The memorial dedicated to the liberation from Nazi Germany forces in Latvia’s capital was deemed not worthy to preserve
The Soviet World War II monument in the capital of Latvia will be dismantled and its parts recycled, Mayor of Riga Martins Stakis said on Wednesday.
“The Museum of the Occupation of Latvia has not recognized any part of the monument as artistically valuable,” Stakis said in an interview with the LTV network. “Therefore, once it is dismantled, it will be sent for recycling.”
According to the official, the actual dismantling of the monument – to be done gradually, piece by piece – accounts for no more than 10% of the project’s total cost. The rest is expenditure for the construction of a new park to be built in place of the memorial.
Officially known as the ‘Monument to the Liberators of Soviet Latvia and Riga from the German Fascist Invaders,’ the memorial, located in Riga’s Victory Park, was the subject of a vote by the city council in May, which elected that it be dismantled. The installation comprises a nearly 80-meter-tall obelisk and several giant bronze statues.
The council’s financial committee will meet on Thursday to discuss funding options for the project, Mayor Stakis said. Back in mid-July, the official told journalists its total cost was estimated at between two and three million euro.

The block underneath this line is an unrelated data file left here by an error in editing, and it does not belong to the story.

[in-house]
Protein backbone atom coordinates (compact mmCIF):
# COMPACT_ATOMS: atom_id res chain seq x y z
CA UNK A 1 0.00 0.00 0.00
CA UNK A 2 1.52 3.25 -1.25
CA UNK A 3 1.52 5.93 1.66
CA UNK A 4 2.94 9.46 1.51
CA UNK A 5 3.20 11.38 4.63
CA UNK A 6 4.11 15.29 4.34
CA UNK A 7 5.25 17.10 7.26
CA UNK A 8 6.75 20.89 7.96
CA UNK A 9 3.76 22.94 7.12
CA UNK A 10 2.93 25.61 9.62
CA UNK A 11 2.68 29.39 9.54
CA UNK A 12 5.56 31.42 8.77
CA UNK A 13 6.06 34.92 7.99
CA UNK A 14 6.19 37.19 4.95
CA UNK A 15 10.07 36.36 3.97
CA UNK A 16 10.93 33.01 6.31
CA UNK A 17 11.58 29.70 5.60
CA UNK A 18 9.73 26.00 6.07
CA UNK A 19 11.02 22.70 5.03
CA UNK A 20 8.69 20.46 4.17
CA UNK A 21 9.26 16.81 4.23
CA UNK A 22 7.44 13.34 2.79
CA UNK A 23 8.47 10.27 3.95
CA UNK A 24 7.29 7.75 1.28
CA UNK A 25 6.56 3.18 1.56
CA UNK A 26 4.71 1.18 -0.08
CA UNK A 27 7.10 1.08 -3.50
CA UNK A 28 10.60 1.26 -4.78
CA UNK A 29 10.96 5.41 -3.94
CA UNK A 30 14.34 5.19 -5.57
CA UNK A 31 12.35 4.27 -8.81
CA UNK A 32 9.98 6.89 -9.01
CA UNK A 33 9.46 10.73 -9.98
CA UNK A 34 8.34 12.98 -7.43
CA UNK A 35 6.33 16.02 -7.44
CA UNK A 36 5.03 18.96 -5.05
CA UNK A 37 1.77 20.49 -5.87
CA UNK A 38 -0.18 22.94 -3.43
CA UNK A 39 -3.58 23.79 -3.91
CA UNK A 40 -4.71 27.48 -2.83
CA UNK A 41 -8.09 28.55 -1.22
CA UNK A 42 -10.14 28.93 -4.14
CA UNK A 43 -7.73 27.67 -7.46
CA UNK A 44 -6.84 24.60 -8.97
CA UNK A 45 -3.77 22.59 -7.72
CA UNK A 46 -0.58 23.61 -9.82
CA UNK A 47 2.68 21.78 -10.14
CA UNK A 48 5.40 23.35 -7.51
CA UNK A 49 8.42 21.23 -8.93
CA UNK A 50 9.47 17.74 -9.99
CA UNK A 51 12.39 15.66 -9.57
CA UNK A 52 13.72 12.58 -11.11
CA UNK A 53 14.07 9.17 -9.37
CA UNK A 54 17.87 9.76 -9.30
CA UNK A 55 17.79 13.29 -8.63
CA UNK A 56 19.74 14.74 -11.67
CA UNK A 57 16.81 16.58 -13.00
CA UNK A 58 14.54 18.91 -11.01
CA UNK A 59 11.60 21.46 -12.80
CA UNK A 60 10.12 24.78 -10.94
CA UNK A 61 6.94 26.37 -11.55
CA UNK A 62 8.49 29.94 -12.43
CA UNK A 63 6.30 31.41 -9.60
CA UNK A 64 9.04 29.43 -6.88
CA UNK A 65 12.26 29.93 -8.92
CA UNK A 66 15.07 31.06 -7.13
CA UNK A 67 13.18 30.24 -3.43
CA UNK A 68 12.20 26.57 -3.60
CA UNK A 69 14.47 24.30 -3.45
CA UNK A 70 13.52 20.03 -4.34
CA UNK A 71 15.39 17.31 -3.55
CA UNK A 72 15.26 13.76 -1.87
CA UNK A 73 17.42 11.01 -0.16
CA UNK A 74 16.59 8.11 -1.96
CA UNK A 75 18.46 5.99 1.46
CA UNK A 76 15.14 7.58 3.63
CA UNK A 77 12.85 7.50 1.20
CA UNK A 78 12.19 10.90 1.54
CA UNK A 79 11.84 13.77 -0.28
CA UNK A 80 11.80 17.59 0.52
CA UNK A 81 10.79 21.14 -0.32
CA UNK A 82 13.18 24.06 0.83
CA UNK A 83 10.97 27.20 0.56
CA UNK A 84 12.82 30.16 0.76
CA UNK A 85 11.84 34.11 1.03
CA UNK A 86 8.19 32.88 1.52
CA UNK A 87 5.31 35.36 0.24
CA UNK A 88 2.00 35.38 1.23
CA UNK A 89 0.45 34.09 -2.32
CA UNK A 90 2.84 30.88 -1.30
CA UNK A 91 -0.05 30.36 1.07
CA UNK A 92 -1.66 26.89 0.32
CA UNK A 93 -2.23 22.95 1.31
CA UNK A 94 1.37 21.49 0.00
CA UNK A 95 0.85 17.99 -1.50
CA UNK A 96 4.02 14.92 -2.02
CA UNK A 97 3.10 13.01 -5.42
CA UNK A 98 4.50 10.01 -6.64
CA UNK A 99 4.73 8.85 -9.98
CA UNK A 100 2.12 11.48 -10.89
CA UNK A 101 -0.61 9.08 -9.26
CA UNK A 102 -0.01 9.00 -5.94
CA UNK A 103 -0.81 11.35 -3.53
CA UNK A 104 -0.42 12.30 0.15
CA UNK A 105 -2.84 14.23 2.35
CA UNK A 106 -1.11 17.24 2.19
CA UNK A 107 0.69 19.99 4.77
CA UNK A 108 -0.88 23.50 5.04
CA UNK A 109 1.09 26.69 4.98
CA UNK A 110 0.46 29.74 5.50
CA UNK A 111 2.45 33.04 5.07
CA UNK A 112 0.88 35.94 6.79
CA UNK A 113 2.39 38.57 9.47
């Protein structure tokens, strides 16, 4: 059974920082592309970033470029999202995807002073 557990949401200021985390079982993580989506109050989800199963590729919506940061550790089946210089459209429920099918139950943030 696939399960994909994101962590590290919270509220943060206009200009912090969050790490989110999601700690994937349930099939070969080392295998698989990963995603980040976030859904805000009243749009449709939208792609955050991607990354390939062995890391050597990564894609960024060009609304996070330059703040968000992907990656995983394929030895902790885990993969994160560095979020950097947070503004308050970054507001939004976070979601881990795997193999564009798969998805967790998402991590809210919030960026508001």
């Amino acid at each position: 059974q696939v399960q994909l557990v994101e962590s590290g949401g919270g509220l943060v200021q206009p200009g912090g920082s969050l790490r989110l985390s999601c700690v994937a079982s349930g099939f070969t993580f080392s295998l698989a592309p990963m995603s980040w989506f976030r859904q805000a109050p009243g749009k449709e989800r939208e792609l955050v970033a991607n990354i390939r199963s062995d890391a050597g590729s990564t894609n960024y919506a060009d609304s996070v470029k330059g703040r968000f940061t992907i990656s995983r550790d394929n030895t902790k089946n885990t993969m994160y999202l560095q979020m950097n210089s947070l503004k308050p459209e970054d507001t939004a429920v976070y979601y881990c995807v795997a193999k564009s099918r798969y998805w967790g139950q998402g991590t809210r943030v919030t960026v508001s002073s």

In May Riga’s vice-mayor Vilnis Kirsis said the city council was considering blowing the monument up, with some assistance from NATO.
Decried by some in Latvia as a “symbol of Soviet re-occupation,” the memorial – along with other Soviet-era monuments – has long been targeted by the country’s nationalists. The campaign for its removal intensified after Russia launched its military operation in Ukraine in late February.
The memorial also became the centerpiece of a controversy on May 9, when former Soviet republics celebrate Victory Day. Latvia’s authorities declared the date a day of mourning for those killed or injured in Ukraine and banned any public gatherings at the site. Hundreds of people defied the ban and came to the monument to lay flowers, which were promptly removed by bulldozers. However, many came back the next day, bringing even more flowers.
Days later, the Latvian parliament overwhelmingly voted to unilaterally renounce the part of a treaty with Russia containing a commitment to protect Soviet war memorials in the country.